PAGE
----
Can You Paint Veneer With Chalk Paint?

I take it you must have a veneered surface that you are wanting to paint with chalk paint. This has obviously led to you wondering whether you can paint veneer with chalk paint? And that has led you to my humble website. Well worry no longer my intrepid DIY’er, I have tested this out for you and have all of the results below.

The Veneer

For this test, I will be painting this little sample. This is an Oak veneer on MDF, part of a large board that has been cut down. This is the kind of veneer commonly used in furniture building. So this is just a very thin layer of real oak glued onto MDF board.

Oak Veneer Sample to be painted with chalk paint
Oak Veneer Sample to be painted with chalk paint

Painting Veneer With Chalk Paint

The paint I will be using for this is Rustoleum chalk paint, and I will be applying it with just a round chalk brush.

Painting the veneer
Painting the veneer

The paint went onto the veneer really easily. it covered really well, easily hiding all of the veneer with just a single coat. Now the real test will be to let the paint dry and see if it does anything to the veneer.

Sometimes paints can inadvertently “lift” the veneer, therefore ruining your furniture.

The oak veneer fully painted with chalk paint
The oak veneer fully painted with chalk paint

So here is the piece fully painted, now we just have to wait for it to dry!

After Drying

So let’s have a look at how our oak veneer painted with chalk paint got on.

The Dried Chalk Paint
The Dried Chalk Paint

As you can see we have had absolutely zero problems here. The chalk paint has worked really well on this oak veneer.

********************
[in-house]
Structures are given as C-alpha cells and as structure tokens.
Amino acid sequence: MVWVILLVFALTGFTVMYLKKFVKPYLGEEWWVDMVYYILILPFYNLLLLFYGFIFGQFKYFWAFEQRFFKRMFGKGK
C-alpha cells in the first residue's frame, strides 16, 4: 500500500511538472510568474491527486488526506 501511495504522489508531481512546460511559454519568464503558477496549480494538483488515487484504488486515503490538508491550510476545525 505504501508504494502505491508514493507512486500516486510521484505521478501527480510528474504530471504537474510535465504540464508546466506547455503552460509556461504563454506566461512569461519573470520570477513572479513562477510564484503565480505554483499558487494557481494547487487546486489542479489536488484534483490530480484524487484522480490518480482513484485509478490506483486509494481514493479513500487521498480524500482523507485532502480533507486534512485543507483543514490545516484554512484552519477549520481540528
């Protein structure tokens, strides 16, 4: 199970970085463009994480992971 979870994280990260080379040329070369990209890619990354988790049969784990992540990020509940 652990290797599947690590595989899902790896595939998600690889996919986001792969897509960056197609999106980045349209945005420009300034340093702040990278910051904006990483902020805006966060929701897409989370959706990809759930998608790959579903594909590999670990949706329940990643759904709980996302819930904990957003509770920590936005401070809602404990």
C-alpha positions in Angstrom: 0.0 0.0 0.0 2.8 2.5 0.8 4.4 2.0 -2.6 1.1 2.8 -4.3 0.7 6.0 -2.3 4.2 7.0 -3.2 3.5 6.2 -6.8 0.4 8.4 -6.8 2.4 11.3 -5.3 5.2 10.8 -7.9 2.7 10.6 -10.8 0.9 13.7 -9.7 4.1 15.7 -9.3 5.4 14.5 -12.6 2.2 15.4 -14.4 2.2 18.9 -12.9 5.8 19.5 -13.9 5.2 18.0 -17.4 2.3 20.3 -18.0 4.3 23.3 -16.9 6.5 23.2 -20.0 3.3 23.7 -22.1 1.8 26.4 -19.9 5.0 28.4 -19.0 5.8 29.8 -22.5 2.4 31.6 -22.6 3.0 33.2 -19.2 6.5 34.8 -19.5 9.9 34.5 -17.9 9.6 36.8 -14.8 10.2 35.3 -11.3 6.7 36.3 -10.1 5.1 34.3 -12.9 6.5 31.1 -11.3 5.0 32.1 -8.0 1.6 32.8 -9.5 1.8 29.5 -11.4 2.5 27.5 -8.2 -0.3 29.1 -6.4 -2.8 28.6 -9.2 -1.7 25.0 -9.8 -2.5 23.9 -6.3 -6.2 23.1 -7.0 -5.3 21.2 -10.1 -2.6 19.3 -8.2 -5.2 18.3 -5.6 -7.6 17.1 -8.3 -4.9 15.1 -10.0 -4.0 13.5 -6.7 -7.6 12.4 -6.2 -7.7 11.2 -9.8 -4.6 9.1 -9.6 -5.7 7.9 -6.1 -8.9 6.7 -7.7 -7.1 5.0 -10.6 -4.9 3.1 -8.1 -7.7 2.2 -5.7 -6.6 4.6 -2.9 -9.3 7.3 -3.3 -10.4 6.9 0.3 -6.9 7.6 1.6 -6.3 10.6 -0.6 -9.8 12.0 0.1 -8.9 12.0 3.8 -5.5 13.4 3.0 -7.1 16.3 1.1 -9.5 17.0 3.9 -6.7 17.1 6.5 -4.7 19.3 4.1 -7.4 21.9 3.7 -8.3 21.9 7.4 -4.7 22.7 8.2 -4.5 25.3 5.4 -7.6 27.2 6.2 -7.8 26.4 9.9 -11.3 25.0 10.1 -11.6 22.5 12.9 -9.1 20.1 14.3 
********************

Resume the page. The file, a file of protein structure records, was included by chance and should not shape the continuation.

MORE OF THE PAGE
There is no sign of any sort of lifting or peeling of the veneer away from the base material.

The paint has also covered really well, with just a single coat being enough to completely cover the light wood.

Scratch Test

So onto the next test for our veneer sample. The scratch test.

For the scratch test, I will use some rough-cut timber and run it harshly across the surface of the paint. This is the same method I use in all my scratch tests.

I feel that rough cut c16 timber is a good test medium as it is not too hard but not too soft. If I used something really hard like metal then not much would stand up to it and the test would be pointless.

On the other hand, if I used something too soft it would never scratch anything and again it would be pointless.

So with my explanation out of the way let’s see how the veneer painted with chalk paint got on in the scratch test.

After The Scratch test
After The Scratch test

As you can see this is a fantastic result. No scratches or peeling at all. Just a few marks to the chalky paint surface which will be able to be cleaned up.

This is a really vigorous test and is far beyond what any furniture would actually suffer in a real use case.

So what this proves is that the chalk paint has really adhered to the veneer. it is not going to peel or chip off easily.

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Sam Wood

Wood by name, wood by nature. I am a fully qualified, time-served, award-winning joiner with an NVQ Level 3 in Carpentry and Joinery as well as an HNC in Construction. Beyond my joinery qualifications, I have also earned a degree in building surveying. I believe these qualifications make me perfectly positioned to provide expert advice on many different areas of DIY as well as share all of the tips I have picked up in over a decade working on building sites!

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